Saturday, November 19, 2016

Pumpkin Spite Latte

Photo via Wikimedia Commons

If someone is not nice to those who serve them, they are just not nice.  Ordering your drink at Starbucks as"Trump" is a way to tell a barista, "I own your ass,"  while enriching the corporation that employs them.  

On the one hand, I like how ineffective it is at hurting Starbucks' bottom line.  On the other, it's a meme meant to humiliate people in the service industry.  Maybe if I wind up in  Starbucks I'll say my name is Miranda, as a nod to the patron saint of no-nonsense niceness Lin-Manuel.  

Friday, November 18, 2016

Skeptical but Hopeful on Infrastructure

Donald Trump has a long record of graft in his real estate dealings, so his push for infrastructure improvement feels not-so-altruistic to me.  This is the area where he's confident that he's got everyone outsmarted, but there's a lot more scrutiny on this than he's ever had.  This is an important problem that needs to be treated seriously, and I'm going to have to have faith that checks and balances will keep it from being a boondoggle.  

Thursday, November 17, 2016

Am I The Only One Trying To Have a Society Here?

I honestly believe that most Trump voters don't really care about race.  That's a double-edged sword, because it doesn't take being a Klan member to be a part of the problem (or as some people say, "racist.").  Often you don't care about race because you're white, and race is something for liberal crybabies to scream about.  It may not be our fault that America's systematically racist in many ways, but as Americans, it is our responsibility to stop it.

I am jumpy about white supremacy's footholds in the White House (not to mention truly ashamed).  Donald Trump doesn't strike me as a guy who truly hates people of color - he seems like a guy who will use racism as a tool when it helps him out.  I hated it when Clinton did it, but she seemed to regain the trust of people of color in the interim, so I followed their lead.

I loved Patrick Thornton's piece on how isolated rural America can be.  I identified with it strongly.  My childhood was spent in a notoriously-white area.  The general etiquette about race was not to mention it ever, since we're all colorblind.  To learn racial slurs, I had to read them in books.  I didn't want to be grouped in with the Aryan Nations just because I grew up close to them.  I know a vanishingly-small number of people of color very well, and it's not because I avoid people who don't look like me.  This all amounts to me being passively racist.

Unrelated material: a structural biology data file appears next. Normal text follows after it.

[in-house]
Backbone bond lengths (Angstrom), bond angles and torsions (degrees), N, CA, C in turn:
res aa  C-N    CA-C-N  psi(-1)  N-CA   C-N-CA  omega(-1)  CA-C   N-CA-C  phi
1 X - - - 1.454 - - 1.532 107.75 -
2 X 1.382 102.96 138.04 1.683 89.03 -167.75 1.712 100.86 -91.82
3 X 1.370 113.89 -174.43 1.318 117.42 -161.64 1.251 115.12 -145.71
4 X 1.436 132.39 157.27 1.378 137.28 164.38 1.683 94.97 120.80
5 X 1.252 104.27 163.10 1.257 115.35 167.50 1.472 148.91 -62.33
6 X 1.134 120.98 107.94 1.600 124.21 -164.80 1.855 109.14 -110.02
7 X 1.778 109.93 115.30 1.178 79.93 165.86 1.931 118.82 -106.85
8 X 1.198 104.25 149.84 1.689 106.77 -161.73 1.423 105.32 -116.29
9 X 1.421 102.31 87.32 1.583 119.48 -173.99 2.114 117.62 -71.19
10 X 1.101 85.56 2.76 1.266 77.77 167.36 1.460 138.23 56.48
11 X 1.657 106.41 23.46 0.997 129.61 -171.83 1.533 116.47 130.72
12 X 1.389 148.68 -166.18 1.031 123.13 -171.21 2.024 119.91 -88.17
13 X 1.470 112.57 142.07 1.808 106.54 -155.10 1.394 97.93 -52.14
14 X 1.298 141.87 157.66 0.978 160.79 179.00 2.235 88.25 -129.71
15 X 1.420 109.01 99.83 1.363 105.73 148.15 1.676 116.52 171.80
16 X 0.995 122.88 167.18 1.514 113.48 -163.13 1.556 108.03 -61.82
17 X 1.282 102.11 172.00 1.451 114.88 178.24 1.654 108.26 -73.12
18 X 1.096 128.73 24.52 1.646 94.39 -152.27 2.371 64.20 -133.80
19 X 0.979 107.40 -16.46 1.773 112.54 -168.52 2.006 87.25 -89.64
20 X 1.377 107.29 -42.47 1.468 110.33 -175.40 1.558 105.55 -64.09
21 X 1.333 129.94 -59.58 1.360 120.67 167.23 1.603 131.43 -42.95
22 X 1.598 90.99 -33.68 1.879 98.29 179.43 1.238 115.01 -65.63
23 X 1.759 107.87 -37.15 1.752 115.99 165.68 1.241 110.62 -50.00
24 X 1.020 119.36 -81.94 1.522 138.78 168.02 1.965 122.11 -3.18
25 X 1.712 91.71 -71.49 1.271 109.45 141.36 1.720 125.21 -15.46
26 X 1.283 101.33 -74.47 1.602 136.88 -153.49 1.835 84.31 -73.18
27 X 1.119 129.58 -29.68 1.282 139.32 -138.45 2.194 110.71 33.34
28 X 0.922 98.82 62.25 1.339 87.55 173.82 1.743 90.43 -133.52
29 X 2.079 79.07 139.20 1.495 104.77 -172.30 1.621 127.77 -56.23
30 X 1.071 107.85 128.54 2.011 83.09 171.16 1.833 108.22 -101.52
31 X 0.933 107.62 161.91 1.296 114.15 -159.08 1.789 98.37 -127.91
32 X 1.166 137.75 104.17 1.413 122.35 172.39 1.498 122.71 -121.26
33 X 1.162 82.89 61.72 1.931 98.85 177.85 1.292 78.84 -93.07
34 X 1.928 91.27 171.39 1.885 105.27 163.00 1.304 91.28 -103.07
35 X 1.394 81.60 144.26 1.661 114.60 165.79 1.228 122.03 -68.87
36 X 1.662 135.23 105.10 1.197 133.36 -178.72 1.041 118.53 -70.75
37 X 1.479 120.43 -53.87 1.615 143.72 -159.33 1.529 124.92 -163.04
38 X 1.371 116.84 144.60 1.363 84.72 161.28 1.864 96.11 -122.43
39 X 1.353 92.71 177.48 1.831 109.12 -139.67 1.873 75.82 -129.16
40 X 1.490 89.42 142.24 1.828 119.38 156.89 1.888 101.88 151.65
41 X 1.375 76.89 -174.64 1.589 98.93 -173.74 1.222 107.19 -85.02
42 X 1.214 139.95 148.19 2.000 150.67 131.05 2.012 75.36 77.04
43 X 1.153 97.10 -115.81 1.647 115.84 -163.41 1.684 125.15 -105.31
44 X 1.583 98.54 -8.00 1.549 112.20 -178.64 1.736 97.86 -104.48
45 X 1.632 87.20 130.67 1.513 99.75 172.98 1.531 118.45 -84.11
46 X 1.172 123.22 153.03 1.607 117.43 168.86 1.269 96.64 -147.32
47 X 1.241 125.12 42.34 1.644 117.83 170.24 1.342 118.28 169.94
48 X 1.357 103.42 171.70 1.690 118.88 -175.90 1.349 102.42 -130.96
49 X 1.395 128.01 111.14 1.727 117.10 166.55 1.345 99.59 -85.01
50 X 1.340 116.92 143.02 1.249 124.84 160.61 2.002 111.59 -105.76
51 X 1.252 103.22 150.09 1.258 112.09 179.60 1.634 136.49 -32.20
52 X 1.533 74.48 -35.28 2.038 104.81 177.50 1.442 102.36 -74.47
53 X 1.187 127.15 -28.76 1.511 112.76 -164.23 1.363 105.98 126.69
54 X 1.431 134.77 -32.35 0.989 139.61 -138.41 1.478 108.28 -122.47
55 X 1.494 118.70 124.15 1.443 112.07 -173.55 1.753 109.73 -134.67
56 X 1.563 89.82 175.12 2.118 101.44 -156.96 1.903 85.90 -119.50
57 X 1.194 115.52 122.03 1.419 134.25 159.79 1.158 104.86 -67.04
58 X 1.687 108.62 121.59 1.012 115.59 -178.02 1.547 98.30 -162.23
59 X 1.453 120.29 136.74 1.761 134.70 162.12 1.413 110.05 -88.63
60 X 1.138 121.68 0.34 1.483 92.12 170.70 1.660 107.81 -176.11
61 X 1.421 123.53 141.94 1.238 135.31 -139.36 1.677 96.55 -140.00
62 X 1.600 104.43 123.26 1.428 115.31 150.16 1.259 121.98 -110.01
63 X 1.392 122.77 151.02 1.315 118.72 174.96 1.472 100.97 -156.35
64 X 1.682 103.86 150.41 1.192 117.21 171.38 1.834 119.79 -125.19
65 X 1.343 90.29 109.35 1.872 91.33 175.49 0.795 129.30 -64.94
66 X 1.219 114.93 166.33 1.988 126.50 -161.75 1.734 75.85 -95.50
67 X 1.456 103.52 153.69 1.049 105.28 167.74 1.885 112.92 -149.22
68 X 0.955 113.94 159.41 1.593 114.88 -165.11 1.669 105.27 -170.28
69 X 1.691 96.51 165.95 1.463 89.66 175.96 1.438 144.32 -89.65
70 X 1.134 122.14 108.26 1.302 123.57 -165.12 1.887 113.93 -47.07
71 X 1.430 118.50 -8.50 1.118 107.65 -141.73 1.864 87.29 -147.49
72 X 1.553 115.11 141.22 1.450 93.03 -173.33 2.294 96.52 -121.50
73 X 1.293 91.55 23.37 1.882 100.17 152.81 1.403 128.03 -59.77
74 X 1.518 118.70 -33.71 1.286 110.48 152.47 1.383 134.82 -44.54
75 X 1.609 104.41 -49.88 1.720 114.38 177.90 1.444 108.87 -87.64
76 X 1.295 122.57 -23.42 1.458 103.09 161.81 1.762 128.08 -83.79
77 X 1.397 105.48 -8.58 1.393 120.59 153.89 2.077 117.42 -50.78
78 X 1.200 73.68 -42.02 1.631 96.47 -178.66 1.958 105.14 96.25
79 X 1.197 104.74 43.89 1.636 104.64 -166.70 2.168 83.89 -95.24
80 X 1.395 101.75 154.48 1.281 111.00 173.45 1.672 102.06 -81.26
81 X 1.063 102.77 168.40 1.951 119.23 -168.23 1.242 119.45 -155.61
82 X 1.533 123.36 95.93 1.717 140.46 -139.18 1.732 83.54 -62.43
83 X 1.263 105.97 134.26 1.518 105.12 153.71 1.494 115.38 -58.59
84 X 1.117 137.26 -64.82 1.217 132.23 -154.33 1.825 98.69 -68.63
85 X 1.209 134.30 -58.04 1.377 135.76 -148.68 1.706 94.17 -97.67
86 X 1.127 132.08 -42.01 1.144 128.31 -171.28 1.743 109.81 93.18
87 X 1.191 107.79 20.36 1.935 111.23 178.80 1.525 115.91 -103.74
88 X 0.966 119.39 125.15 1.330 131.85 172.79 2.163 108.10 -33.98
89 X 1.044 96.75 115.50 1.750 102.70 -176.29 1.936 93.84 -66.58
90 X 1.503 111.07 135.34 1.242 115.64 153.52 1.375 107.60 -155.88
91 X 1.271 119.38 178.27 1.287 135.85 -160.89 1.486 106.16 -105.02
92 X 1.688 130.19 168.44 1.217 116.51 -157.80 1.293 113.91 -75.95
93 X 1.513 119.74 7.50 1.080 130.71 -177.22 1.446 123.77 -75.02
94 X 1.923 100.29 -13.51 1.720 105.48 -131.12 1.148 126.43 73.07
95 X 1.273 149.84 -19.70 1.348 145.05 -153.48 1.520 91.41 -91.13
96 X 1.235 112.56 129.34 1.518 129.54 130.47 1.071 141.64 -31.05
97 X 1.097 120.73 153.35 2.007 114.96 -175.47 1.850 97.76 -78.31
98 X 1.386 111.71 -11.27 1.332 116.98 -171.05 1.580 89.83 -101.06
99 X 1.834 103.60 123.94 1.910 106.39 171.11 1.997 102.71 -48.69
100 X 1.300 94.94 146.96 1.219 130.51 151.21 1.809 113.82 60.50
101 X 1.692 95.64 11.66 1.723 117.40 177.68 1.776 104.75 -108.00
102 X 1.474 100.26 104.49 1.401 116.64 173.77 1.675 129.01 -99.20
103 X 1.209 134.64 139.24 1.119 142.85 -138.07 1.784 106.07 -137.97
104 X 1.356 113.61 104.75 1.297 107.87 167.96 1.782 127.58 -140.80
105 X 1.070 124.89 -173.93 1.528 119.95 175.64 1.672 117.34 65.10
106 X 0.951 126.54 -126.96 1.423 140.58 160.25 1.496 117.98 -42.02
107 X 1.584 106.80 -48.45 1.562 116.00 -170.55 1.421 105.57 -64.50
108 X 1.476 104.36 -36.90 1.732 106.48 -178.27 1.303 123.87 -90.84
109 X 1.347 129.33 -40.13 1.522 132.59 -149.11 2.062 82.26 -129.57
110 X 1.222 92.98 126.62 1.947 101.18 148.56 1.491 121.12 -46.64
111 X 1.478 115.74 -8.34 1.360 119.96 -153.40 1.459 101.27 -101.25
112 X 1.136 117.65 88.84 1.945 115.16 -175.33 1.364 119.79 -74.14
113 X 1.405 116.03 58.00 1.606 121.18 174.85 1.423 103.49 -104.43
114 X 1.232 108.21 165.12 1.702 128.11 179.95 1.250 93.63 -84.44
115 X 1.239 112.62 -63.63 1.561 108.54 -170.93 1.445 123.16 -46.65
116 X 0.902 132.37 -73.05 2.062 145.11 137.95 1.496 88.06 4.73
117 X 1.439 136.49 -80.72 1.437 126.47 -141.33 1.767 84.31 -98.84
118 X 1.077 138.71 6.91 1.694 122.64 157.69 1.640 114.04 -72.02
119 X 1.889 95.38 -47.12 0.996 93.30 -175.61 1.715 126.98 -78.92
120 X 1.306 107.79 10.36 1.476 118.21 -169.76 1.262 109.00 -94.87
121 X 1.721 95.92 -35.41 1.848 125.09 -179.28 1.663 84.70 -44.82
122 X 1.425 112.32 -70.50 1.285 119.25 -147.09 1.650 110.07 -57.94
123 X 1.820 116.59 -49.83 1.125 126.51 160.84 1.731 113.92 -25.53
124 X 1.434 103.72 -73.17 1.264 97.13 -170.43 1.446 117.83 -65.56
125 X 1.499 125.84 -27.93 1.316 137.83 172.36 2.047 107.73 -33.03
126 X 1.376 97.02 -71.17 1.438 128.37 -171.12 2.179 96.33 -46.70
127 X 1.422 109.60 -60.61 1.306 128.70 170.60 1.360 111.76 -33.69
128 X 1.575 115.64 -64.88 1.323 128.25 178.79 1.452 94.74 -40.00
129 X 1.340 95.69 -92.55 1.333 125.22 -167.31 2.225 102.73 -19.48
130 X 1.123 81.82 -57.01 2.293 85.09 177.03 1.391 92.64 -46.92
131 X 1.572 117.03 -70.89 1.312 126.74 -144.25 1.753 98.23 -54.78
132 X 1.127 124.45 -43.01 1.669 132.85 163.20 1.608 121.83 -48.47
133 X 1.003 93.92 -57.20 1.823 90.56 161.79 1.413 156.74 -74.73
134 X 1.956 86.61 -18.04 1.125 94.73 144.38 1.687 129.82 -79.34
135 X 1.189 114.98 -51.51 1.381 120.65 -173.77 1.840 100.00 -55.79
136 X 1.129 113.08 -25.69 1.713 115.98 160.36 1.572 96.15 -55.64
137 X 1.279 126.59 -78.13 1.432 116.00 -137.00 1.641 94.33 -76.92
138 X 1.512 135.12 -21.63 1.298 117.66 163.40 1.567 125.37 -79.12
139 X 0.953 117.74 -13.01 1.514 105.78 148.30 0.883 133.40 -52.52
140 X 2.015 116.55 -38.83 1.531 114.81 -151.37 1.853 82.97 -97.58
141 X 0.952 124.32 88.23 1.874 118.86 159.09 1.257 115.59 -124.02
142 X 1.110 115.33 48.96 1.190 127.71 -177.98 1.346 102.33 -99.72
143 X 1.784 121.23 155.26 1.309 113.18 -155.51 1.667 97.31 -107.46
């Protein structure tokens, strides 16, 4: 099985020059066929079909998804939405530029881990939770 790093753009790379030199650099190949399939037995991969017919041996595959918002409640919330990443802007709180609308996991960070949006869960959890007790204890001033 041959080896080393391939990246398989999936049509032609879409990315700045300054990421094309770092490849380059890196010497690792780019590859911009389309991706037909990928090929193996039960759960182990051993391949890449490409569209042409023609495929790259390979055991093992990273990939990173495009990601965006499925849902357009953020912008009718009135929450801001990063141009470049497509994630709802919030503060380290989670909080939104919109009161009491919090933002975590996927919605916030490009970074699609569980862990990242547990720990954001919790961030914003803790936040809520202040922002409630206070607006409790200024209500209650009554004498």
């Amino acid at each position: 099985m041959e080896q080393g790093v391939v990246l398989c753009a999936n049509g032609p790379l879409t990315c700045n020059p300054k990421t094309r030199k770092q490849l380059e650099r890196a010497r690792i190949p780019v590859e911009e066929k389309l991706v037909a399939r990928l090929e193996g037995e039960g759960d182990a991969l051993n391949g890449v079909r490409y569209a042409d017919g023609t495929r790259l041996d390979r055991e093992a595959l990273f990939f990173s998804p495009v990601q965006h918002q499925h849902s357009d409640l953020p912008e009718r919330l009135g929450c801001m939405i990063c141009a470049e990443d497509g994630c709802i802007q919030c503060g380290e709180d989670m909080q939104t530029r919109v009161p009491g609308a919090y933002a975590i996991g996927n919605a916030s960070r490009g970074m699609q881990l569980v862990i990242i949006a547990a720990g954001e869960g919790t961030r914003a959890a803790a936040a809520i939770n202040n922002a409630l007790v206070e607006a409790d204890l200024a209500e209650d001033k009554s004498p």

I realized that mass incarceration and the achievement and wage gaps between races in America are problems that are being maintained by a racist system that needs to end, and colorblindness has no effect on those problems, so it's not good enough.

It's not just in my libtard imagination that nonwhite votes are suppressed.  Maybe that's not enough overt racism to convince you that you have a responsibility to act, but that's the half-assed attitude that kept me safely self-respecting in my white bubble 50 miles from the Aryan Nations compound.

I trust the instincts of oppressed people more than I do the white guys who are telling them to calm down.  It's not possible to really get into the feel of moments in history when things went bad, but I think it would behoove us all to be slightly paranoid about things looking eerily similar.  We still haven't really answered the question of how any number of human atrocities happened, so it's not safe to assume that we're safeguarded against doing it again.  Maybe the PC culture is a pain, but that's a price I'm willing to pay.  The way this campaign ran, I think it's safe to say that Trump's ideology vacuum was left open for exploitation by white supremacists.  He said things that were racist enough that the alt-right felt welcome and validated, and moved right into his organization.

It reminds me a lot of hostile responses to Black Lives Matter.  Being a police officer must be challenging, but if the people who do it aren't up to that challenge, they should quit.  Same goes for the people trying to make a fair and equitable society.  If they can't see the problem with the hateful rhetoric in this campaign, they haven't done their due diligence.

If this all seems imprecise, that's because it is.  I'm sticking with the methods that have worked and working against the ones that have failed.  Maybe we're seeing some returns diminish on some methods, but I don't have the perspective to really tell.  In that case, I like to keep it simple.

We can't prevent people from exploiting their power over others, but we can try and empower everyone so that it's a fair fight.  I am allowed to vote, but that can be taken away.  I'm not allowed to assault anyone, but I still might have the power and inclination to do it.  Donald Trump has shown no interest in maintaining a fair society, and that's why this is scary.  In fact, his whole persona consists of exploiting his power over others.    That can be a fun fantasy once in a while, but it's not an ethos a free society can glorify.